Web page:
Dutch painter and draughtsman. There are no surviving documents to support the common assumption that he was a pupil of Rembrandt,
although some of his drawings show the influence of Rembrandt s landscape etchings of the 1640s. These compositions always followed a particular formula: water in the foreground, a farm, windmill or ramshackle barn among trees in the middle ground and, to one side, a distant view of buildings below a low skyline. Various landscapes with windmills bearing the signature AVBorssom have these characteristics (Amsterdam, Rijksmuseum; Dresden, Kupferstichkabinet; Frankfurt am Main, Städelsches Kunstinstitut).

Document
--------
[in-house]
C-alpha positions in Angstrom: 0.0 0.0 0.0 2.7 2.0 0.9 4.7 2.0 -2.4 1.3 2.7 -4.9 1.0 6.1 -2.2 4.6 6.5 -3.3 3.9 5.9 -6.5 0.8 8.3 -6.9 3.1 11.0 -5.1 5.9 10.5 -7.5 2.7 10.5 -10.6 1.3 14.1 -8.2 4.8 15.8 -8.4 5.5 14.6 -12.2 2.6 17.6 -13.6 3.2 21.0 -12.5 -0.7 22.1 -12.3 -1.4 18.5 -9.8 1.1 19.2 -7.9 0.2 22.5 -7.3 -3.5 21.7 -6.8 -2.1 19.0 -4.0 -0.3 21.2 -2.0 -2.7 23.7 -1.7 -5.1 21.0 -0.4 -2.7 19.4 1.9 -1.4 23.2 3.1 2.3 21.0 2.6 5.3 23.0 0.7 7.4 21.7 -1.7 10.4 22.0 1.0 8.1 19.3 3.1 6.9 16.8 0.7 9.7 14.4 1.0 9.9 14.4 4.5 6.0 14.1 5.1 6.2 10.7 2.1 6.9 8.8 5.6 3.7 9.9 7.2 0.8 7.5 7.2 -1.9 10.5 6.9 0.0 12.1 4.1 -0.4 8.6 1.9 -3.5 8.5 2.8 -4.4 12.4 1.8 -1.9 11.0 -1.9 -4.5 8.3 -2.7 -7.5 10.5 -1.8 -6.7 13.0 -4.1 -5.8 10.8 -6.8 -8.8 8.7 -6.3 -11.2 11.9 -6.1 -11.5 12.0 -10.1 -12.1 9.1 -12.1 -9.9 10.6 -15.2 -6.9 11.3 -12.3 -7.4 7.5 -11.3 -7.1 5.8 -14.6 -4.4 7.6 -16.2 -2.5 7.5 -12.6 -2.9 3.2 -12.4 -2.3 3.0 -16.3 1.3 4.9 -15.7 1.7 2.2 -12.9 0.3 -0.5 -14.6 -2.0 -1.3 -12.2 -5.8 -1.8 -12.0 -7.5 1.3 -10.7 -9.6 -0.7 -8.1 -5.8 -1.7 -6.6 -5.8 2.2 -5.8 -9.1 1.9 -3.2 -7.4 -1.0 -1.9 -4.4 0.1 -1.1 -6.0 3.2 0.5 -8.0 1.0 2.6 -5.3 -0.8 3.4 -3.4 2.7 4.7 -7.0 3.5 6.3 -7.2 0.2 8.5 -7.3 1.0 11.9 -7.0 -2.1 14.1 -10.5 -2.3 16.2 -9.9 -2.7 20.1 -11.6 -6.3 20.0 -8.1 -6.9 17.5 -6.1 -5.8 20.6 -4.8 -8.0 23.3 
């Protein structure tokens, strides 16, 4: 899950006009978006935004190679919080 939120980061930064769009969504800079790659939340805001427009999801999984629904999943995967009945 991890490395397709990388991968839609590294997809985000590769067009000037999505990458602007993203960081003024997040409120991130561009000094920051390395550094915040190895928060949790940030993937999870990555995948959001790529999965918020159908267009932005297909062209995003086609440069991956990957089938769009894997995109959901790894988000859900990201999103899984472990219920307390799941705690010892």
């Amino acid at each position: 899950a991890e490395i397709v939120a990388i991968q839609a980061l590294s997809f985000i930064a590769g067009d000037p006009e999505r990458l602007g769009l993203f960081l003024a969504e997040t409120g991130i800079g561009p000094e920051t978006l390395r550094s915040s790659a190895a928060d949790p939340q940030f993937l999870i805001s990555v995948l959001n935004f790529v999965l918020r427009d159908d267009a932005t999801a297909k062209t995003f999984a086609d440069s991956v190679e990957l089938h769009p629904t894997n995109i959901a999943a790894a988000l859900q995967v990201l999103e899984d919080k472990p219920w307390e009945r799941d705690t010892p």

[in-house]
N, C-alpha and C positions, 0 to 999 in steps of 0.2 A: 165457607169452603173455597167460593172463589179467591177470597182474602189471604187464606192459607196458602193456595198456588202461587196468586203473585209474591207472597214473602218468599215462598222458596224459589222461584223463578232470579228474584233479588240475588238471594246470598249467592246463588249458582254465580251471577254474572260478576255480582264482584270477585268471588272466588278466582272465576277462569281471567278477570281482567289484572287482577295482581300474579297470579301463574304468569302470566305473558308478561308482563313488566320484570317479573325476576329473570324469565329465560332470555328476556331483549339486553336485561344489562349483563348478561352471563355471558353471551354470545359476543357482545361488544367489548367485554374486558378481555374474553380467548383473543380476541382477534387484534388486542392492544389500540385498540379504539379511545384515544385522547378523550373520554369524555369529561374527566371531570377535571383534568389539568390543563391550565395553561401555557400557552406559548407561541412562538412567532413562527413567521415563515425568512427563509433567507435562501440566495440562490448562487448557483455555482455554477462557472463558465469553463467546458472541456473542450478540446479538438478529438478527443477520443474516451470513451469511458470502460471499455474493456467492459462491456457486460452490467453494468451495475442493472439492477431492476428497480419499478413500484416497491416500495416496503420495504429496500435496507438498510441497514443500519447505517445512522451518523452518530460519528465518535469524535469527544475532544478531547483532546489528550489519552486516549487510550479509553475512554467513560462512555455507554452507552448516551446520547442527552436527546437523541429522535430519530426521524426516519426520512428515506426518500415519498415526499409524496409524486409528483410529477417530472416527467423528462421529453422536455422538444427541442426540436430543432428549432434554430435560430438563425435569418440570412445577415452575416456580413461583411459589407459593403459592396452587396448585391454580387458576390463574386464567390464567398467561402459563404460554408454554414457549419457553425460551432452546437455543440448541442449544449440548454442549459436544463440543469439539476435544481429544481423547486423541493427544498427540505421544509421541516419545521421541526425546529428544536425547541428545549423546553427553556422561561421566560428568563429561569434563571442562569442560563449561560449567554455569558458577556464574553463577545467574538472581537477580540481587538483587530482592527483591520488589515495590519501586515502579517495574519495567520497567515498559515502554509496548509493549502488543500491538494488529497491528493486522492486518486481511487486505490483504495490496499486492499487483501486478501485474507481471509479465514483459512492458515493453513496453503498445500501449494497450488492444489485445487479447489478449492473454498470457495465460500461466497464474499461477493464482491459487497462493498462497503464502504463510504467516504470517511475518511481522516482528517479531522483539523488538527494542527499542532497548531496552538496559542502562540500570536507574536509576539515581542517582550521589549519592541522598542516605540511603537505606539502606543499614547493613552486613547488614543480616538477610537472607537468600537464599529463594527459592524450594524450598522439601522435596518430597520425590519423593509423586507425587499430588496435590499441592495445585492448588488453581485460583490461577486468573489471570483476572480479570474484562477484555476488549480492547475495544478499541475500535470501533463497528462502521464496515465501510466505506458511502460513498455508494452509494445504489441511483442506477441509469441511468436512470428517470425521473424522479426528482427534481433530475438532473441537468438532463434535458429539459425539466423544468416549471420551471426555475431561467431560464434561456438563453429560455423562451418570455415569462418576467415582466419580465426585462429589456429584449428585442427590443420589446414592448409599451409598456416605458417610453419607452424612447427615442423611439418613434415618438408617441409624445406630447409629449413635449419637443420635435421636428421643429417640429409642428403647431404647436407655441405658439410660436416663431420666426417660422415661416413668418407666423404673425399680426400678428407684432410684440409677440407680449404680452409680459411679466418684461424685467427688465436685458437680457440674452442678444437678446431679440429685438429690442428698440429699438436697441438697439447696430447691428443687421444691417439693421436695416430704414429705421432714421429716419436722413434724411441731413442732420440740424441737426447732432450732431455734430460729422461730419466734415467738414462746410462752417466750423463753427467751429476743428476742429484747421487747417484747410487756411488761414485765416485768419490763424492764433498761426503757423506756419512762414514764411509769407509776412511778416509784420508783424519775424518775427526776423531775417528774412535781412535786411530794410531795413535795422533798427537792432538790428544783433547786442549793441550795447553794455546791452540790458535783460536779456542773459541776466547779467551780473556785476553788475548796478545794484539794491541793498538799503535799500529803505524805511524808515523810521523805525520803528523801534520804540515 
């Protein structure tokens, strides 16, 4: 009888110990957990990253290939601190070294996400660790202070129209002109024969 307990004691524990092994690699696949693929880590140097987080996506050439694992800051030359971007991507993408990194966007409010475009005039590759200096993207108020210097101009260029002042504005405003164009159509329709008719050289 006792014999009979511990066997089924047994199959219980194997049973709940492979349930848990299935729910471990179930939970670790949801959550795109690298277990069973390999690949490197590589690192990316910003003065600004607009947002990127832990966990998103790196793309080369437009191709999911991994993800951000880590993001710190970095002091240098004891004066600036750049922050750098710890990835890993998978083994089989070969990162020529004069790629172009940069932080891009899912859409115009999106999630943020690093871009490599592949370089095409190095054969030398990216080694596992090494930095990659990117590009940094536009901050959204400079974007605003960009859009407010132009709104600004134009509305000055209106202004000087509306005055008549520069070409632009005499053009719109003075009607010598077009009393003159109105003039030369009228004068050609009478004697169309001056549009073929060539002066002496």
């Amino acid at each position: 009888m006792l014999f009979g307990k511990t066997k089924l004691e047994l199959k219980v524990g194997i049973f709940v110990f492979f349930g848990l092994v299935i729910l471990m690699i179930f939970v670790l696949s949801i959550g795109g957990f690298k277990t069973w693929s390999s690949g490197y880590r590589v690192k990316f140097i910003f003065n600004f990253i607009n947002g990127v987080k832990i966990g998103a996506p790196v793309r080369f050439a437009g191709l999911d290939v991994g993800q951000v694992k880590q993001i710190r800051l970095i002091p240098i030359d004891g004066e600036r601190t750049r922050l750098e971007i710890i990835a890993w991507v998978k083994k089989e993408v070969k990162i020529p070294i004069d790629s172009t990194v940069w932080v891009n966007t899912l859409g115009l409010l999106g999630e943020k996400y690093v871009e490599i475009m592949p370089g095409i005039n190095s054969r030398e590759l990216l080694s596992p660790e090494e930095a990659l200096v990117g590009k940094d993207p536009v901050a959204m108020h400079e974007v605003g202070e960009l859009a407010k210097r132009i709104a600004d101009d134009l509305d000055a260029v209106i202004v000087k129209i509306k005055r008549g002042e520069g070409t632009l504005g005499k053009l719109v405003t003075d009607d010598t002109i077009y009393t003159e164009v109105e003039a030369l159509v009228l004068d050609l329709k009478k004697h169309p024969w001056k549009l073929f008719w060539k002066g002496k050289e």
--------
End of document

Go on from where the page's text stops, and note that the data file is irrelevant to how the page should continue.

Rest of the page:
Van Borssom s practice of applying pale watercolour washes to his drawings made them popular with collectors and imitators, especially in the 18th century. Although these drawings sometimes represent recognizable buildings, they are not intended to be topographical, unlike his drawings of churches, castles and city gates, which he must have made during a trip through Utrecht, Gelderland and the Lower Rhine area, including views of Naarden, Maartensdijk, Soest, Oosterbeek, Hoog-Elten and Cleves.
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